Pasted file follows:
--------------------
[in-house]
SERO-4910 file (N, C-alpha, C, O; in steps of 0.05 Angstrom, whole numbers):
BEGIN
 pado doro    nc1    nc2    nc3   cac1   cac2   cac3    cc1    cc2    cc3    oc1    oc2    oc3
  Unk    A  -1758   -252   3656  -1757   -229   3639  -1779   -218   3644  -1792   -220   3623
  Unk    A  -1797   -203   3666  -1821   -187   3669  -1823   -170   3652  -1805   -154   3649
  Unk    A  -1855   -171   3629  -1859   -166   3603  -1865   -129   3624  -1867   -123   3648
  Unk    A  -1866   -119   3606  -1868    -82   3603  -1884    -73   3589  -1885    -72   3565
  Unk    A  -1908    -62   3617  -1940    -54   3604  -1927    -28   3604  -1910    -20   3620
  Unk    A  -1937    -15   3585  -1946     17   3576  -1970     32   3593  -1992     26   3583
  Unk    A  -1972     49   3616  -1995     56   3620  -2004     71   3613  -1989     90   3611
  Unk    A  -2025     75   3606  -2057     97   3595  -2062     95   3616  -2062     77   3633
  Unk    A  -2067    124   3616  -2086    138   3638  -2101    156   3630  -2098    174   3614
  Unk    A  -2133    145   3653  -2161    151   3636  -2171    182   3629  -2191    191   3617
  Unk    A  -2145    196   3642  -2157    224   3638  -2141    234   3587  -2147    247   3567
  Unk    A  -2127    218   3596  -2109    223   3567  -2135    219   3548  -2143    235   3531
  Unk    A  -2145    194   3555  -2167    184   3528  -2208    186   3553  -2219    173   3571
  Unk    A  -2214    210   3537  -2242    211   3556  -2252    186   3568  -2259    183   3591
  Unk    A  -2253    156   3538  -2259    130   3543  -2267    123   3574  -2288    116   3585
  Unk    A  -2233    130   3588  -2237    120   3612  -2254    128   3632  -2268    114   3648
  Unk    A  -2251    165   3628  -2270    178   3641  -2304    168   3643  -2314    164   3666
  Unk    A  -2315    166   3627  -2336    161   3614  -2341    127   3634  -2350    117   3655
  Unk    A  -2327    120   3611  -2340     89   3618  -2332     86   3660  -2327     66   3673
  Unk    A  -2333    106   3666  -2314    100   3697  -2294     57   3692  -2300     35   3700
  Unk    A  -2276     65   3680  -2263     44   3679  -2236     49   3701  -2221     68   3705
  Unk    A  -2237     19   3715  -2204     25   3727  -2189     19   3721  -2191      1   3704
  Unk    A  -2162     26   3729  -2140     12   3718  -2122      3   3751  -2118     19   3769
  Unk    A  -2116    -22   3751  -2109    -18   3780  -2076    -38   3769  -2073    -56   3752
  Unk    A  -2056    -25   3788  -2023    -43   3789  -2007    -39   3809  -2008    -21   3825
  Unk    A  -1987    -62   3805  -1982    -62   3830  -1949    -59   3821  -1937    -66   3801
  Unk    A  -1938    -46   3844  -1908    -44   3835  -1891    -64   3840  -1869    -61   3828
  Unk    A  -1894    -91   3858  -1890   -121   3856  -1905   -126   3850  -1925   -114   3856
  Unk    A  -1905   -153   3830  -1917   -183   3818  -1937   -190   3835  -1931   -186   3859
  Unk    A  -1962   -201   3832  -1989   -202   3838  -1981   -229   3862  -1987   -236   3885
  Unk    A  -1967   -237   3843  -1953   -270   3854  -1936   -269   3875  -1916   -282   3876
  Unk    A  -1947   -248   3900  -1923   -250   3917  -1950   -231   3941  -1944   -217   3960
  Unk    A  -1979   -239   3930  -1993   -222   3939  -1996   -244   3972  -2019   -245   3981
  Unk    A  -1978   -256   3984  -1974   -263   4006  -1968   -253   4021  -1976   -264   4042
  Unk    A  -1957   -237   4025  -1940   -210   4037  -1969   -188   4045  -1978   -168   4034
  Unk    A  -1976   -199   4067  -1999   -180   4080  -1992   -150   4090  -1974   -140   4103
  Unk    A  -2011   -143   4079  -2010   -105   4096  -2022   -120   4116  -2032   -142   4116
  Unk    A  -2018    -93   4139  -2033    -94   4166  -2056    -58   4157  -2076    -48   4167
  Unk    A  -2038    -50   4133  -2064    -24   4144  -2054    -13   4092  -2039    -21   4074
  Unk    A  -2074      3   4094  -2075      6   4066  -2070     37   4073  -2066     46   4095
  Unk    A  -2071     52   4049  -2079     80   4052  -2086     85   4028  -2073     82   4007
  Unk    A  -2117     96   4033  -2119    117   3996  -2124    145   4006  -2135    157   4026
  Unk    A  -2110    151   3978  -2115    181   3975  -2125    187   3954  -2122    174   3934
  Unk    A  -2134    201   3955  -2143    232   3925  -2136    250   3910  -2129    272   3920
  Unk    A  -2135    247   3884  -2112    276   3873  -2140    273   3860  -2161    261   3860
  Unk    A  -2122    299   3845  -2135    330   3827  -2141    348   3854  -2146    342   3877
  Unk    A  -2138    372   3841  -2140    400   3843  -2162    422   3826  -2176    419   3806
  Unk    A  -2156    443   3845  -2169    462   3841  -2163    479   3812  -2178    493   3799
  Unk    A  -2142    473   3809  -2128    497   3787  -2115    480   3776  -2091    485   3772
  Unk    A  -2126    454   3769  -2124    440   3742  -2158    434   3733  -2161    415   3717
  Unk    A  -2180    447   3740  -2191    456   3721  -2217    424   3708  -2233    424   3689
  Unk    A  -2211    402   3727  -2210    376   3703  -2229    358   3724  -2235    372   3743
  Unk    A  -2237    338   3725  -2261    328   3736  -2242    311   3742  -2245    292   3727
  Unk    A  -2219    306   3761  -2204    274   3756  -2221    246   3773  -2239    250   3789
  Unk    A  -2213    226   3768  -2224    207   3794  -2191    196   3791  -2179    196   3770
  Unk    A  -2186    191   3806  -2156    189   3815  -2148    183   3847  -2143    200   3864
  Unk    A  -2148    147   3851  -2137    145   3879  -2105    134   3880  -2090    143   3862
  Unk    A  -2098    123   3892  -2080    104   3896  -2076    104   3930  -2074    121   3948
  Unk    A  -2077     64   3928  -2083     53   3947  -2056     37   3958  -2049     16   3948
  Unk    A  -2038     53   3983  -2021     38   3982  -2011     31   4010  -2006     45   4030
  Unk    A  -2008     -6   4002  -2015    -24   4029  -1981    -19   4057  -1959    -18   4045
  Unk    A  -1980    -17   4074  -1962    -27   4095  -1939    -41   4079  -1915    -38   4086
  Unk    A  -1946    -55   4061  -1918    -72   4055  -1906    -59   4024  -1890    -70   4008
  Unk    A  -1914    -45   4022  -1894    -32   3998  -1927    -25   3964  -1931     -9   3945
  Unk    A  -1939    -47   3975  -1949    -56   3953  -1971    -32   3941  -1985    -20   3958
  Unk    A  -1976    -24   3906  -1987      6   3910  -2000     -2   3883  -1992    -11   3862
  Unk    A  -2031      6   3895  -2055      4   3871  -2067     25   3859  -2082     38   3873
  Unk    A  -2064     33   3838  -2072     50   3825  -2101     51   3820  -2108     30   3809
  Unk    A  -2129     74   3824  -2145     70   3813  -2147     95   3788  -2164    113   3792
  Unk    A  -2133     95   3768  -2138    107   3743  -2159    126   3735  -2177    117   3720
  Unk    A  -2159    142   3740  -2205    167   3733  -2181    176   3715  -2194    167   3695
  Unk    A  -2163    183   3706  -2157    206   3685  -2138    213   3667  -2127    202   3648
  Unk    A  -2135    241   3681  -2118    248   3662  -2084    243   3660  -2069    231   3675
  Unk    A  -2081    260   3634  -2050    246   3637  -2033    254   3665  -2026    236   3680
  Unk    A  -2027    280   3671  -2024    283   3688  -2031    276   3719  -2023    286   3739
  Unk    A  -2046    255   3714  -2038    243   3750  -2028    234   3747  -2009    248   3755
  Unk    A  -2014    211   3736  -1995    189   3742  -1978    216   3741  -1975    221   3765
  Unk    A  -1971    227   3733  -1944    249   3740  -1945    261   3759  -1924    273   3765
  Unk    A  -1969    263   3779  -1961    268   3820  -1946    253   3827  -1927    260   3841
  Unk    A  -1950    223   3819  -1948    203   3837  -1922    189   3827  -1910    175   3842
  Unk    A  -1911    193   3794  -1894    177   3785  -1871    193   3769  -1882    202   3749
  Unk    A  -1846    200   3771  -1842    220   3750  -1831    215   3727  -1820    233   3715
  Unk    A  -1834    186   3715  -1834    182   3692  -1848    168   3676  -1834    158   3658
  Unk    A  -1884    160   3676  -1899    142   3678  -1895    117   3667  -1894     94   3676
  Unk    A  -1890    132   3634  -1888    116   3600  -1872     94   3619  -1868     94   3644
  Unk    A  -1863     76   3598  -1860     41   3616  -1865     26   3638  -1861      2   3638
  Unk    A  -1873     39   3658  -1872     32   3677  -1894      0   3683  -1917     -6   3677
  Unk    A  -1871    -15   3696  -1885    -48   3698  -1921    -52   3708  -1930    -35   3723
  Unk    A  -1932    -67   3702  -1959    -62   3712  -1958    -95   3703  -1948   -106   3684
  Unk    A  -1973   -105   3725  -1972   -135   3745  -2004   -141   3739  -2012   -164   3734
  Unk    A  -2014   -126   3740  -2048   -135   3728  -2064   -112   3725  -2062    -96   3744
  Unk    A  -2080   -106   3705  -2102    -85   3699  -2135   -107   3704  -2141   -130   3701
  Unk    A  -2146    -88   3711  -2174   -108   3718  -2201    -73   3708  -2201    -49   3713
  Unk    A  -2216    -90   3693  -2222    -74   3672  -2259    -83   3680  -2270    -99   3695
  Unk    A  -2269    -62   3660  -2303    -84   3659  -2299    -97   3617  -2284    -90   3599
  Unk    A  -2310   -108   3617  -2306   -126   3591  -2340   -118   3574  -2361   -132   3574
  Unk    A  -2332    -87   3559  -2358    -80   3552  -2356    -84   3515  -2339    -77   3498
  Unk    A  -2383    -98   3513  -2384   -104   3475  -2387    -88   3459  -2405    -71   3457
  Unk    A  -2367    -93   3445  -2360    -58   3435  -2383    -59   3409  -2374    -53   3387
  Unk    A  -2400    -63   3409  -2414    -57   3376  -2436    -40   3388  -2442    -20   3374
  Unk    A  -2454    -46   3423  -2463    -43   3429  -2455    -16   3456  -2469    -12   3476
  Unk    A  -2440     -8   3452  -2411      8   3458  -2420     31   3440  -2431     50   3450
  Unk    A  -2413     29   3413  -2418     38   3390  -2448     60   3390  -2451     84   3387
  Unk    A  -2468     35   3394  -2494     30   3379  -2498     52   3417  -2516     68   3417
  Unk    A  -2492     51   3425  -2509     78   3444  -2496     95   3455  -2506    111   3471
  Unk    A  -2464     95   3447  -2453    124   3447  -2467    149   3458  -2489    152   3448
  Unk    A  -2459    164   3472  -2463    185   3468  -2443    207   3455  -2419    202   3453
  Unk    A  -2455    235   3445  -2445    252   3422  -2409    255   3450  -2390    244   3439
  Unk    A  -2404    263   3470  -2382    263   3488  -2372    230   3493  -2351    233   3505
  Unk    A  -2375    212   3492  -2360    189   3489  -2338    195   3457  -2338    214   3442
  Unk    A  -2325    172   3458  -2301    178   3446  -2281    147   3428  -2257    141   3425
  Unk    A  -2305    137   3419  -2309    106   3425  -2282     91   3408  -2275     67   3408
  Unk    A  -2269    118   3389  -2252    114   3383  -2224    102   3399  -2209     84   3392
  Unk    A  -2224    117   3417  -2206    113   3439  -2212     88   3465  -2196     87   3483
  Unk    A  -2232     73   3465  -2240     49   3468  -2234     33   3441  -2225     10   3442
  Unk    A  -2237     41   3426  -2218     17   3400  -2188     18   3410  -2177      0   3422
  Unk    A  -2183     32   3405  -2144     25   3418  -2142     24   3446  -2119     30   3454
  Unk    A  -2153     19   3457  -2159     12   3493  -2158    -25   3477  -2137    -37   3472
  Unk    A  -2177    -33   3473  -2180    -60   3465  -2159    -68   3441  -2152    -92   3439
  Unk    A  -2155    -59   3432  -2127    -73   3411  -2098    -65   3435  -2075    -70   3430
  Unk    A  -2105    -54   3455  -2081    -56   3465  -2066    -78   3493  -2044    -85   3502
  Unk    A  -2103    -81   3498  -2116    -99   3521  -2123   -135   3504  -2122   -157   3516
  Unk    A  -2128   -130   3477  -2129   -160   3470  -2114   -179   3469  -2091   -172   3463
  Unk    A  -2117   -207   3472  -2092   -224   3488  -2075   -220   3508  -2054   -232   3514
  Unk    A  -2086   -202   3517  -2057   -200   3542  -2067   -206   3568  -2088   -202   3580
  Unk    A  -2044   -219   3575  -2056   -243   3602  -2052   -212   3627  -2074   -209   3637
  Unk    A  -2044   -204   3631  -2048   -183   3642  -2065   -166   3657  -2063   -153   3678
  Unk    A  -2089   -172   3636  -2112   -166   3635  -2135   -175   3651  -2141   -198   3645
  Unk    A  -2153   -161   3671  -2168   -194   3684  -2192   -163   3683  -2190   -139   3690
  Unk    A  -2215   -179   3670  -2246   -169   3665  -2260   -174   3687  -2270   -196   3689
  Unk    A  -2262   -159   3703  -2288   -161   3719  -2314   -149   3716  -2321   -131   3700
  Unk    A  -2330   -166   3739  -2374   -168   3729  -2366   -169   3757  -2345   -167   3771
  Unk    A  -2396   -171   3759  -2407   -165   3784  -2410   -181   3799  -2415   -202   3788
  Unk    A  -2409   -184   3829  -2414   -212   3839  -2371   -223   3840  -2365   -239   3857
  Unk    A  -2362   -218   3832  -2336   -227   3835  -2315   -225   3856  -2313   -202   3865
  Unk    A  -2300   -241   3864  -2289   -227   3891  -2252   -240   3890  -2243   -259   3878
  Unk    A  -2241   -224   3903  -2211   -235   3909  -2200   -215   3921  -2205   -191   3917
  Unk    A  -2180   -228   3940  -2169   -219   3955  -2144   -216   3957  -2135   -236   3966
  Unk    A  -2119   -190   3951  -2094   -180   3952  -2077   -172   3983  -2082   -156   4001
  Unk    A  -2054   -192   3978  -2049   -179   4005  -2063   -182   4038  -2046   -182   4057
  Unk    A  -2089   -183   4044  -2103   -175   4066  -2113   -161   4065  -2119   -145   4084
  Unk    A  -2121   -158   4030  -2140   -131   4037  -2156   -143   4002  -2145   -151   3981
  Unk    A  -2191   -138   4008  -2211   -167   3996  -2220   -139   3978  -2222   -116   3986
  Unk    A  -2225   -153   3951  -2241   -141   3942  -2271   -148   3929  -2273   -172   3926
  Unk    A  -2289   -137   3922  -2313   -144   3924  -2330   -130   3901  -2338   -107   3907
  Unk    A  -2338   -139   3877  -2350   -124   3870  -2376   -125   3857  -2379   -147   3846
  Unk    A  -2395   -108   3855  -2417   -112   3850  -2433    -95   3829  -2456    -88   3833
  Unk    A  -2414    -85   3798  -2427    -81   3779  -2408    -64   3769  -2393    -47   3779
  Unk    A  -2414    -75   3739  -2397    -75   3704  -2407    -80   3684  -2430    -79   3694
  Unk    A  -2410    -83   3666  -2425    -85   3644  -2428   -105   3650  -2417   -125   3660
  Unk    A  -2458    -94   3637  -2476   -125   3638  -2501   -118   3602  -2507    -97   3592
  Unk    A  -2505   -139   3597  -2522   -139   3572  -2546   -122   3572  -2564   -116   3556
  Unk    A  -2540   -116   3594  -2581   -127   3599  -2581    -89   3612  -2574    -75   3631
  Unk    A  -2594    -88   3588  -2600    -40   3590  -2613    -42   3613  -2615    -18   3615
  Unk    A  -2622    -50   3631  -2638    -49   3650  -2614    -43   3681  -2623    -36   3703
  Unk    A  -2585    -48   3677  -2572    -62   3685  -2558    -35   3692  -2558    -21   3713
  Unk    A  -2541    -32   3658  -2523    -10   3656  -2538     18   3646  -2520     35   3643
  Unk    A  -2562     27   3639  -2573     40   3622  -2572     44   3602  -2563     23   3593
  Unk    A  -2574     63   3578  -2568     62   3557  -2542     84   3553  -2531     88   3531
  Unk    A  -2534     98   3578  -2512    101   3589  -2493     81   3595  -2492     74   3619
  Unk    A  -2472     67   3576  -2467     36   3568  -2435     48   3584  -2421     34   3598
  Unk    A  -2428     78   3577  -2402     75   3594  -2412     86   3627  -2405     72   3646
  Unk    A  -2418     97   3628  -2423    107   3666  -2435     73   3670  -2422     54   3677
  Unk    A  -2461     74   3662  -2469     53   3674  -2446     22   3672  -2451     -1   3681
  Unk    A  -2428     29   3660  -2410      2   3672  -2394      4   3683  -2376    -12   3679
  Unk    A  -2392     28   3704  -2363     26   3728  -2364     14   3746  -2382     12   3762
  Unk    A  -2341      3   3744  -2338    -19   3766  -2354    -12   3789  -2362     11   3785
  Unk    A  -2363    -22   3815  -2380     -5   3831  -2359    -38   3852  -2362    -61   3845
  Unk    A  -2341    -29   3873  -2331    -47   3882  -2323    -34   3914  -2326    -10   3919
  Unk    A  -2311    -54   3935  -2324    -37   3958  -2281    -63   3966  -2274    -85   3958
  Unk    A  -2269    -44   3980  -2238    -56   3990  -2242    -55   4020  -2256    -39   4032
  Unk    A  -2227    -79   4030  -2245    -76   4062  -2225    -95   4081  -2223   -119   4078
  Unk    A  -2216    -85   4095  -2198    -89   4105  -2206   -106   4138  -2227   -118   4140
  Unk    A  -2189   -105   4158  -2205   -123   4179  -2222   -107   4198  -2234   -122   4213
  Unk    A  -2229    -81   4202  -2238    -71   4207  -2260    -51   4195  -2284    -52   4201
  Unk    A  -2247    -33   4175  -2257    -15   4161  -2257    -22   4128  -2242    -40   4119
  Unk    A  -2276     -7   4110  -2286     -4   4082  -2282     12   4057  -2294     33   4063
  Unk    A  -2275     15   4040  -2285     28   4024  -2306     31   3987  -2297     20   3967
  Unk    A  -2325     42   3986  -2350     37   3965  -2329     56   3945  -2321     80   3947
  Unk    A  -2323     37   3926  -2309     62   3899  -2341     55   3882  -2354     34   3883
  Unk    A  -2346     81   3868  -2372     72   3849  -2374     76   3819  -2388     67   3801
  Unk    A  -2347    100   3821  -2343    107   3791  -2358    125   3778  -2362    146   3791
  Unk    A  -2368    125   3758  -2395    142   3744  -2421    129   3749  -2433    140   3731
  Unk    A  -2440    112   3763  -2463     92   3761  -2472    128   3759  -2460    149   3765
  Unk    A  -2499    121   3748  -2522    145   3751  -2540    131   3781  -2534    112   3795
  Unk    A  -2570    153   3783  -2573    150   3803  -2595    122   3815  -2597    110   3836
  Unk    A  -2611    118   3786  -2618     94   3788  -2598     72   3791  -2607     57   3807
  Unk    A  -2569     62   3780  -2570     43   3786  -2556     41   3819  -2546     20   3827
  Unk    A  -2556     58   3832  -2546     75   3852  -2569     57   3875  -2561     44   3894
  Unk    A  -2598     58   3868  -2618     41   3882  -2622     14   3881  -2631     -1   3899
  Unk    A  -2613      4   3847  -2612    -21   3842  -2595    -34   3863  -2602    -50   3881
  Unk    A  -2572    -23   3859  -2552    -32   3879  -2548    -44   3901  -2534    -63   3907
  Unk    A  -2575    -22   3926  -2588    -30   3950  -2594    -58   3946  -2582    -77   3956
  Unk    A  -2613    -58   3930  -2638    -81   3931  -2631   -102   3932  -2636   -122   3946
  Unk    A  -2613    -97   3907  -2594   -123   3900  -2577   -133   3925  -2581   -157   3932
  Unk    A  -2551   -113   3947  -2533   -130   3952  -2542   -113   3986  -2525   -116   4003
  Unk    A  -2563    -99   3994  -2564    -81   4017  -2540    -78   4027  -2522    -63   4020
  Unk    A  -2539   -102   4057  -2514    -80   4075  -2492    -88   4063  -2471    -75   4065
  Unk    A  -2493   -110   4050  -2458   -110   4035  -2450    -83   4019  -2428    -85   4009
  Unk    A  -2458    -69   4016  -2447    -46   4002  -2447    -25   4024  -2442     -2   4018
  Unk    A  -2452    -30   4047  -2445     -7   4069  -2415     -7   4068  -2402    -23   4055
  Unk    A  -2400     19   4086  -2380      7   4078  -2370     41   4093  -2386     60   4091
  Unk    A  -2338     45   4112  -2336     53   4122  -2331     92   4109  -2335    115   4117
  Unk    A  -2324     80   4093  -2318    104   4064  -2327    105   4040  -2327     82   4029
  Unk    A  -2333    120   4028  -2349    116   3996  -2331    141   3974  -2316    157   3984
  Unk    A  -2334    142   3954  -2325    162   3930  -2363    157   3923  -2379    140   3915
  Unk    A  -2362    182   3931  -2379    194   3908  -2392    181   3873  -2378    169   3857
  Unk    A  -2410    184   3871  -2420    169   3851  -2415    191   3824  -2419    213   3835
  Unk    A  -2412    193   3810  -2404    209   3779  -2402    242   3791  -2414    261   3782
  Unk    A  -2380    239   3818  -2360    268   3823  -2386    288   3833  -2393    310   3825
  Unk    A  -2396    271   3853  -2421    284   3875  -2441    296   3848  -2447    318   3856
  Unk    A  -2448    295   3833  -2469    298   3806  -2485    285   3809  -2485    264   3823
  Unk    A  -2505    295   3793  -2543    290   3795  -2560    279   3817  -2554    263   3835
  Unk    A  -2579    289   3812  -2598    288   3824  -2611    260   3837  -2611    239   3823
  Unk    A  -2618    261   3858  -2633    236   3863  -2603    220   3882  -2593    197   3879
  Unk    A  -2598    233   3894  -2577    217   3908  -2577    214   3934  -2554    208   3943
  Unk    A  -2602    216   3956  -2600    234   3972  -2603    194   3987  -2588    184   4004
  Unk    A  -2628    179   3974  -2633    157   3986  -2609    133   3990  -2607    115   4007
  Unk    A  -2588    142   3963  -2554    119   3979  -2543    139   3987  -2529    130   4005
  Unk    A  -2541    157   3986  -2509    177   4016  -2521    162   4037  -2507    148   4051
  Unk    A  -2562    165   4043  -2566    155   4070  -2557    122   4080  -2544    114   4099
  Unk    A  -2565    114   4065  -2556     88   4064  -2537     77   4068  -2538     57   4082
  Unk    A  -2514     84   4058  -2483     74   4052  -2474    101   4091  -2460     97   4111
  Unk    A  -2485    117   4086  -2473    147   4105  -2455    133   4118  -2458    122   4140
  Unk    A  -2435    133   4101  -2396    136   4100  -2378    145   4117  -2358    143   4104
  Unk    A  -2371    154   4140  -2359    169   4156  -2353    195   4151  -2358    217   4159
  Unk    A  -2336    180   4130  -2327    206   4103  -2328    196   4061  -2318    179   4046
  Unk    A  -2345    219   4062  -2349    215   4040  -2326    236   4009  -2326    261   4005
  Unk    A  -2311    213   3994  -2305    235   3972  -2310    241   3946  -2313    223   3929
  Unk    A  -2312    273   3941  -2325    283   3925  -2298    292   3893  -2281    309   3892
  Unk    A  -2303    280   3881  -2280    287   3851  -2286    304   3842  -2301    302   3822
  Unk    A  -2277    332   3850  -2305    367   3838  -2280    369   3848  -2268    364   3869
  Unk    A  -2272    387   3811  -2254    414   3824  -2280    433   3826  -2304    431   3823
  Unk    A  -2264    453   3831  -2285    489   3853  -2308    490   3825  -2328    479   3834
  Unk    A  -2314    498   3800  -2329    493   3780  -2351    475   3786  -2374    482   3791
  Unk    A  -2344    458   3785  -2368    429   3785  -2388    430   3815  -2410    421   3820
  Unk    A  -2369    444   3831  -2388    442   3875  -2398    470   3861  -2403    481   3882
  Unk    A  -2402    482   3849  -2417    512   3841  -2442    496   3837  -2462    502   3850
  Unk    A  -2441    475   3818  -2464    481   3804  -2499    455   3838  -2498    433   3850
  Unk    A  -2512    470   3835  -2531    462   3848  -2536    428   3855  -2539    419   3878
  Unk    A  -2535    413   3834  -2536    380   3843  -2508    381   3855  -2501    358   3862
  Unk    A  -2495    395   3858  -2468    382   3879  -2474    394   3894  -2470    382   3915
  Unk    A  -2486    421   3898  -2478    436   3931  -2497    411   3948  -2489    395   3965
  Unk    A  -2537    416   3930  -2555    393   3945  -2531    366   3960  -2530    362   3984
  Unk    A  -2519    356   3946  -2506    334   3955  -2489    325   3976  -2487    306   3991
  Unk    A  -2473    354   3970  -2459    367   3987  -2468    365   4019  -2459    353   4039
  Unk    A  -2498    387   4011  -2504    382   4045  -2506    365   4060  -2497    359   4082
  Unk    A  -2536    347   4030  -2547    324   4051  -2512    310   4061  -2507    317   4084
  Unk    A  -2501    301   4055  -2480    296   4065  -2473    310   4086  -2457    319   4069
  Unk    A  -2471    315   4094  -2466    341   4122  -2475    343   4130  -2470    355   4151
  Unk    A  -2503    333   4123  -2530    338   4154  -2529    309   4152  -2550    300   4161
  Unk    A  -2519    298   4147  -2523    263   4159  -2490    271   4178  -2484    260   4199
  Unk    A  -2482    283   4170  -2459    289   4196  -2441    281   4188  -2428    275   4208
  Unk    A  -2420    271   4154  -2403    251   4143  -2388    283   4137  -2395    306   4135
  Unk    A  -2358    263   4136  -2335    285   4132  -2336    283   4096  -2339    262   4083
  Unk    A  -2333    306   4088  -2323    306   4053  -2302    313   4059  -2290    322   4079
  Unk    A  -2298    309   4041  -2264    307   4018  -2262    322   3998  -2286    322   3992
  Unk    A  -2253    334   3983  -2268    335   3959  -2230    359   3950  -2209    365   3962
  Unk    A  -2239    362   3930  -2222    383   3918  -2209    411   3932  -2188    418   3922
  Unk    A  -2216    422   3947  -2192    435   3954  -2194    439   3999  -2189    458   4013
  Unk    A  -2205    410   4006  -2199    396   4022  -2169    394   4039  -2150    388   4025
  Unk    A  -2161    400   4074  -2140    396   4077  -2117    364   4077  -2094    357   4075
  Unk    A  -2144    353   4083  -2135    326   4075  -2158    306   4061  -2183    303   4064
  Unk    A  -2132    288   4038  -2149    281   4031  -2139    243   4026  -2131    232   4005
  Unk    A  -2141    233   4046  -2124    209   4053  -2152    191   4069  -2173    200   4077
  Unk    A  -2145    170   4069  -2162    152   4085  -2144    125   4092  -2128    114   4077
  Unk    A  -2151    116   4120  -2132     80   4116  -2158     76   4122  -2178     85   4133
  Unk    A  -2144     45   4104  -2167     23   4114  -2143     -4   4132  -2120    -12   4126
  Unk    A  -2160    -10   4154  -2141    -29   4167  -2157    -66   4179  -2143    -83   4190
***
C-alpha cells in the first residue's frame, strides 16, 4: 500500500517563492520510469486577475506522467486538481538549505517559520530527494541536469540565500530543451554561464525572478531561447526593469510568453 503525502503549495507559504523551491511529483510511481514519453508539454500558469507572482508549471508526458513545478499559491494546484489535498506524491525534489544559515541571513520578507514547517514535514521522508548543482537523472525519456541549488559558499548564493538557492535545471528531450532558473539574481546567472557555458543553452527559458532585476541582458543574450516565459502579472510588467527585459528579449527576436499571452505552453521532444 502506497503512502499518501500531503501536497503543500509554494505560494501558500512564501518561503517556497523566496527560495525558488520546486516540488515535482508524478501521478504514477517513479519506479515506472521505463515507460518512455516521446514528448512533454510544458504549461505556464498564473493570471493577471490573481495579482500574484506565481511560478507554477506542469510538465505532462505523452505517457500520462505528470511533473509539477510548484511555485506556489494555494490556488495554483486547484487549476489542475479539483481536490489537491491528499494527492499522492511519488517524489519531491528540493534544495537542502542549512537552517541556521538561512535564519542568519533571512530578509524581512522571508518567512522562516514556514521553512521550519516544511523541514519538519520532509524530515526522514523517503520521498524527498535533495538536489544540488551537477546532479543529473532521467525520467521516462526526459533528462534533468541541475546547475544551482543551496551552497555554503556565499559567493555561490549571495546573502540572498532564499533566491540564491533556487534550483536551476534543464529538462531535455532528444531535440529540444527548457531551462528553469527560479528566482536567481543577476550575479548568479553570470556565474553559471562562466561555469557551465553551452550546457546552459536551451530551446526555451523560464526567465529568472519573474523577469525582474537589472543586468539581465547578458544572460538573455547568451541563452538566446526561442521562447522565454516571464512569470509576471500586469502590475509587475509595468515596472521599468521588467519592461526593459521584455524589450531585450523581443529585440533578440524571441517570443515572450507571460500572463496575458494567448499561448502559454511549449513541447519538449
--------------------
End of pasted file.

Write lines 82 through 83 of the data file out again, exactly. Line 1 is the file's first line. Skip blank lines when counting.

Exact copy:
  Unk    A  -1971    227   3733  -1944    249   3740  -1945    261   3759  -1924    273   3765
  Unk    A  -1969    263   3779  -1961    268   3820  -1946    253   3827  -1927    260   3841